Outdoor Plants That Look Like a Pineapple

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The flower stalk emerges from the pineapple plant's rosette of leaves.

Frost-free conditions, abundant sunshine and regular water allows the pineapple plant to flourish. A bromeliad, the pineapple is a stiff-leaf herbaceous plant with a basal rosette of foliage. A distinguishing feature is the central tall flower stalk with prickly scales and bracts that becomes the golden tan fruit. A few other garden plants display a basal leaf form or singular flower stalk reminiscent of the pineapple, but closer inspection reveals it's not.


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Other Bromeliads

The inflorescence of an Aechmea bromeliad

Thousands of other bromeliads closely related to the pineapple (Ananas comosus) exist. Some botanical genera of the bromeliad family display spiny, strap- to sword-like leaves and a plump flower stalk that resembles those of a pineapple. For example, plants in the genus Aechmea, Billbergia, Alcantarea, Bromelia, Quesnelia and Guzmania look like differently sized and colored, ornamental pineapple plants.



Yucca in bloom

There are some 40 different species of yucca (Yucca spp.), and some species when not in flower display a rounded rosette of sword-shaped leaves like the pineapples. Yucca foliage lacks spines on the leaf edges, but the leaf tips are usually pointy and sharp. Spanish bayonet (Yucca aloifolia) in particular is often grown in arid gardens. Once its flower stalk emerges and displays of scores of white bell-shaped flowers, it looks like a pineapple plant, although much larger and more ornate. Other yucca species have a similar form and flower stalk, so any could initially be confused with a pineapple by someone not well-versed in horticulture.



The toothed leaves of an aloe

Many aloes are native to Africa but grown worldwide in gardens where frosts don't occur. According to Kirsten Albrecht, author of "Tropical Flowering Plants," there are about 380 species of aloe (Aloe spp.). When not in bloom, the fleshy, spiny leaves of alow are held in a basal rosette like those of a pineapple plant. Clusters of aloes resemble of thicket of wild pineapples. Once the aloe blooms with upright stems topped with tubular yellow,red or orange flowers, you know it's not related to the pineapple.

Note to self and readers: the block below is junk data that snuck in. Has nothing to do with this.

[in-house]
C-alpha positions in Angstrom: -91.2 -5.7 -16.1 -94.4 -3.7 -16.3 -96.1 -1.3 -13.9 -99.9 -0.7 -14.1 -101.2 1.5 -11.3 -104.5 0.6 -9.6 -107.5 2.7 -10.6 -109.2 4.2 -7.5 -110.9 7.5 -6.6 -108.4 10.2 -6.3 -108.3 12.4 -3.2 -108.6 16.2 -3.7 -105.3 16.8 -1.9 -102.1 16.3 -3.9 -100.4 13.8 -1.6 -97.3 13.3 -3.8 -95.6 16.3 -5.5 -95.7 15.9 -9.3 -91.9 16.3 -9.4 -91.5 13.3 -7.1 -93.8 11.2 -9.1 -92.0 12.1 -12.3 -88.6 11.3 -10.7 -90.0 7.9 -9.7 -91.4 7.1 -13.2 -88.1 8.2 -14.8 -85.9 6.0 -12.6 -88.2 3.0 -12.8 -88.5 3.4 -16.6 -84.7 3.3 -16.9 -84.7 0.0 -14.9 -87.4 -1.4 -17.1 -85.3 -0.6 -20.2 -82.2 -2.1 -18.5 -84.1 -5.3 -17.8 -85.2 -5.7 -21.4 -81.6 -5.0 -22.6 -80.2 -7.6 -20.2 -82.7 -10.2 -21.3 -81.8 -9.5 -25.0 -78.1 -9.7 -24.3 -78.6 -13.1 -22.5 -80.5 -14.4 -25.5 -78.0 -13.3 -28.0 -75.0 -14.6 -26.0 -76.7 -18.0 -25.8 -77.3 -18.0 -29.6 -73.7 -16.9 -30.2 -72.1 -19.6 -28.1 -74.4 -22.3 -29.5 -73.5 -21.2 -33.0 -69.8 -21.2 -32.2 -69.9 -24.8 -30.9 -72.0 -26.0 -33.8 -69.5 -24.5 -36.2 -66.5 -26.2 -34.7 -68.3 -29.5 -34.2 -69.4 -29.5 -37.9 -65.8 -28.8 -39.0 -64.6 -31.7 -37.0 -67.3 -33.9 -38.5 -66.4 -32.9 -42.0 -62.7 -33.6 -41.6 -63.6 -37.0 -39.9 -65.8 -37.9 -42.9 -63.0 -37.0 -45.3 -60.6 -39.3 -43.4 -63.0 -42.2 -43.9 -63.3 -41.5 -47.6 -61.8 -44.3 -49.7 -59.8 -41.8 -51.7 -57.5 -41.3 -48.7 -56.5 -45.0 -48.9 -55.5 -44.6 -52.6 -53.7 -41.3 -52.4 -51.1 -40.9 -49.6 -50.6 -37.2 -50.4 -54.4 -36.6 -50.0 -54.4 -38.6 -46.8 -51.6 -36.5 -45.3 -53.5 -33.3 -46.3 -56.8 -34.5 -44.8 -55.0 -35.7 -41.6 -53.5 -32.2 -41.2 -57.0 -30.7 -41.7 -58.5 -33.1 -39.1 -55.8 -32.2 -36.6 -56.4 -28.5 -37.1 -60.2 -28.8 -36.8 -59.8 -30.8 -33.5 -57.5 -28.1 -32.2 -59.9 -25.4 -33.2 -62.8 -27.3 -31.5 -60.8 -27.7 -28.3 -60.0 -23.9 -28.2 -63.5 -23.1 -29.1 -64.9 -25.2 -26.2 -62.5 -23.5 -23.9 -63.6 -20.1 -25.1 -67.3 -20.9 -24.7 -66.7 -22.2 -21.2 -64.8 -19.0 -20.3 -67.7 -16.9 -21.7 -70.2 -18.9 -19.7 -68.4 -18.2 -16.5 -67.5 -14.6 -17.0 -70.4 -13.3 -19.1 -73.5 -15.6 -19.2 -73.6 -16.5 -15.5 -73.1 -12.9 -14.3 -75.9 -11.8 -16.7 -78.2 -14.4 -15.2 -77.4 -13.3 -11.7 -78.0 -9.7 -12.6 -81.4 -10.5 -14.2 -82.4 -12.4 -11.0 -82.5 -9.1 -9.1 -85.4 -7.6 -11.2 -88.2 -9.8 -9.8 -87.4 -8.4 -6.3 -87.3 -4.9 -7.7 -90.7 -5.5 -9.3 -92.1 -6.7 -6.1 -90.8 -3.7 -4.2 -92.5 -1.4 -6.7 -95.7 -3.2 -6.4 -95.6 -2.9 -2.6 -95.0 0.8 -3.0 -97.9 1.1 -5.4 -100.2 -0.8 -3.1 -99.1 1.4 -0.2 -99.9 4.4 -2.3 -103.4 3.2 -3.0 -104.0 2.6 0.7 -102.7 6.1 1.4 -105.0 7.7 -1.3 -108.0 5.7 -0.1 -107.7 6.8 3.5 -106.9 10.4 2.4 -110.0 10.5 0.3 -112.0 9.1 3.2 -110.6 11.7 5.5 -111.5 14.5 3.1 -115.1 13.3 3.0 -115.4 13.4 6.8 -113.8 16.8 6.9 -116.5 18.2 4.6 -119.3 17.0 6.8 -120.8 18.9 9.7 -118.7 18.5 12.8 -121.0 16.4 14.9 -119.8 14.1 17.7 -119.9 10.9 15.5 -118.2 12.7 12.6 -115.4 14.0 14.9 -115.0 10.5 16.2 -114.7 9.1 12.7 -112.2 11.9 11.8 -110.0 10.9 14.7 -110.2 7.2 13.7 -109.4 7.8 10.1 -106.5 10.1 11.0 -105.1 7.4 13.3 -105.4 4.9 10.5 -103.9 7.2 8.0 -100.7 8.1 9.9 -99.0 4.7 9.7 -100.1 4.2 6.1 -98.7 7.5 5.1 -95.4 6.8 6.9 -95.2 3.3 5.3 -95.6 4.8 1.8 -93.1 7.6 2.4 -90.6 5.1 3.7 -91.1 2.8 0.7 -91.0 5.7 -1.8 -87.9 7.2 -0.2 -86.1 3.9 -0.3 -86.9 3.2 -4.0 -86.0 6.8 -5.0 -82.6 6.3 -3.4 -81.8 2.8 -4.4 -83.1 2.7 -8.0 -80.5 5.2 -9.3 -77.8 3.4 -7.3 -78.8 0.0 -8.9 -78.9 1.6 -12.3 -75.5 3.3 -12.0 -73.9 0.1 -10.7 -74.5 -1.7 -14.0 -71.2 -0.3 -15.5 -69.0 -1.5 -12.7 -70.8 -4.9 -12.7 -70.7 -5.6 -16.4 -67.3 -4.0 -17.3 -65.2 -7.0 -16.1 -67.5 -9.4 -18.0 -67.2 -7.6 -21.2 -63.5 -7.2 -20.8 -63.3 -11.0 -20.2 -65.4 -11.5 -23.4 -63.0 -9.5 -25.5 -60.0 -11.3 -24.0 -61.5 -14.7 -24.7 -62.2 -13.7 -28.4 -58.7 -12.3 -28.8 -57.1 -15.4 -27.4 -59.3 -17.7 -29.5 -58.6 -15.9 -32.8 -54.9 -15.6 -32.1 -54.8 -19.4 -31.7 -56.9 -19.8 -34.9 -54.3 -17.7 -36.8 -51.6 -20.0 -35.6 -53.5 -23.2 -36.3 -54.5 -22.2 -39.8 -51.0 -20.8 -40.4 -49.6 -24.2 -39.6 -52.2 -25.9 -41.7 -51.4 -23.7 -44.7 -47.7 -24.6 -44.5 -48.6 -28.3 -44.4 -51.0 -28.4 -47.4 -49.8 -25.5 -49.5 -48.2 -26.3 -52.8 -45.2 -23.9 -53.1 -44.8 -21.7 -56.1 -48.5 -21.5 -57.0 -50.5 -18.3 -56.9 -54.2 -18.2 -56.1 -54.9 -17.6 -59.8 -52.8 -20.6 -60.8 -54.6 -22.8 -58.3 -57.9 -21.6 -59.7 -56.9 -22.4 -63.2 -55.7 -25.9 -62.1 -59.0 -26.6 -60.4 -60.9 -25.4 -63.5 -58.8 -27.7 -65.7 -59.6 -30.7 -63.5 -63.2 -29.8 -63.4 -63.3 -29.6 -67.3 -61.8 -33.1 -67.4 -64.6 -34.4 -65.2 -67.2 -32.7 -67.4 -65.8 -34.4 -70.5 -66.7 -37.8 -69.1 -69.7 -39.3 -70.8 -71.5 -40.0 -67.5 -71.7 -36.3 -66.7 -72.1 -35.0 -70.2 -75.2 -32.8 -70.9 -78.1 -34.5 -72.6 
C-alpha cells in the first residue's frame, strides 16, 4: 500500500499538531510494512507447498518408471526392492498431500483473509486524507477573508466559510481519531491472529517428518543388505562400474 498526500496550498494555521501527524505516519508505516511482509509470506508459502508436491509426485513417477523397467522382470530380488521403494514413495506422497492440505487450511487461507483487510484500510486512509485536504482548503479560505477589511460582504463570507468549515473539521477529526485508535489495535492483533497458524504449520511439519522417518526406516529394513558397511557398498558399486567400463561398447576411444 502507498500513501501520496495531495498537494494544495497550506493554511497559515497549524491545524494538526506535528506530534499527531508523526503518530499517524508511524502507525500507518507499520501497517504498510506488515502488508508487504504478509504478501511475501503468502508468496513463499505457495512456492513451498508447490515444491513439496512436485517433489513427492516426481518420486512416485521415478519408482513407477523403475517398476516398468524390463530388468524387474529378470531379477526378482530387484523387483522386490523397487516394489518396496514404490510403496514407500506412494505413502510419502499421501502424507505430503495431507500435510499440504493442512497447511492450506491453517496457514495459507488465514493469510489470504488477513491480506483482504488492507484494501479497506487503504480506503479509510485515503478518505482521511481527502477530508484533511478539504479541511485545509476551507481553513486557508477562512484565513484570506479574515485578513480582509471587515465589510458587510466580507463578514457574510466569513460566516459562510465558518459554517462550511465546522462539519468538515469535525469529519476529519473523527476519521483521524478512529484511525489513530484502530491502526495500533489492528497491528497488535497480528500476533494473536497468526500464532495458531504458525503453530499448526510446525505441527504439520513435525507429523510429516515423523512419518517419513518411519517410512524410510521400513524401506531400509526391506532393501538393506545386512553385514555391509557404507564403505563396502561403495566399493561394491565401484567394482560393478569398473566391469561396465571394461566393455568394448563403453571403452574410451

Century Plant

The basal rosette of thick fleshy century plant leaves

Century plants (Agave spp.) are native to dry lands of North America and many are quite tolerant of winter cold, even subfreezing temperatures. Century plant leaves are leathery and tough with spines. Each swordlike leaf radiates out from a base to make a globular shape. Some century plants' size make them look more pineapplelike--plants about 24-inches tall and wide mimic those of true pineapple. A tall, upright and sometimes erect flower spike emerges from the center of a century plant. Perhaps the yellow flowers of the foxtail century plant (Agave attenuata) look the most like a pineapple. Sisal (Agave sisalana) and the Cayman Island century plant (Agave sobolifera) look like large-sized pineapples when they're not in flower.


Red Hot Poker

Red hot poker plant in bloom

Native to southern Africa and often grown by gardeners in subfreezing winter regions is the red hot poker (Kniphofia spp.). These perennials form clumps of stiff leaves that are linear and often curving. When not in bloom, the foliage is unimpressive. The upright summertime flower stalks are striking with many tubular blossoms of red, orange or creamy yellow. These flower clusters look like miniature colorful pineapples from a distance.


Pineapple Lily

This herbaceous perennial that grows from an underground bulb is called pineapple lily (Eucomis spp.) strictly because of its flower stalk. The leaves are green and straplike, like those of an amaryllis. The erect flower stalk is topped by a tightly spaced group of starry blossoms that is topped by a leafy tuft of leaves--mocking the familiar look of the pineapple fruit. After the flowers wane the seeds form, retaining the general look of a tiny pineapple on a stalk.


references & resources

Jacob J. Wright

Jacob J. Wright became a full-time writer in 2008, with articles appearing on various websites. He has worked professionally at gardens in Colorado, Florida, Minnesota, New York, North Carolina and Pennsylvania. Wright holds a graduate diploma in environmental horticulture from the University of Melbourne, Australia, and a Master of Science in public horticulture from the University of Delaware.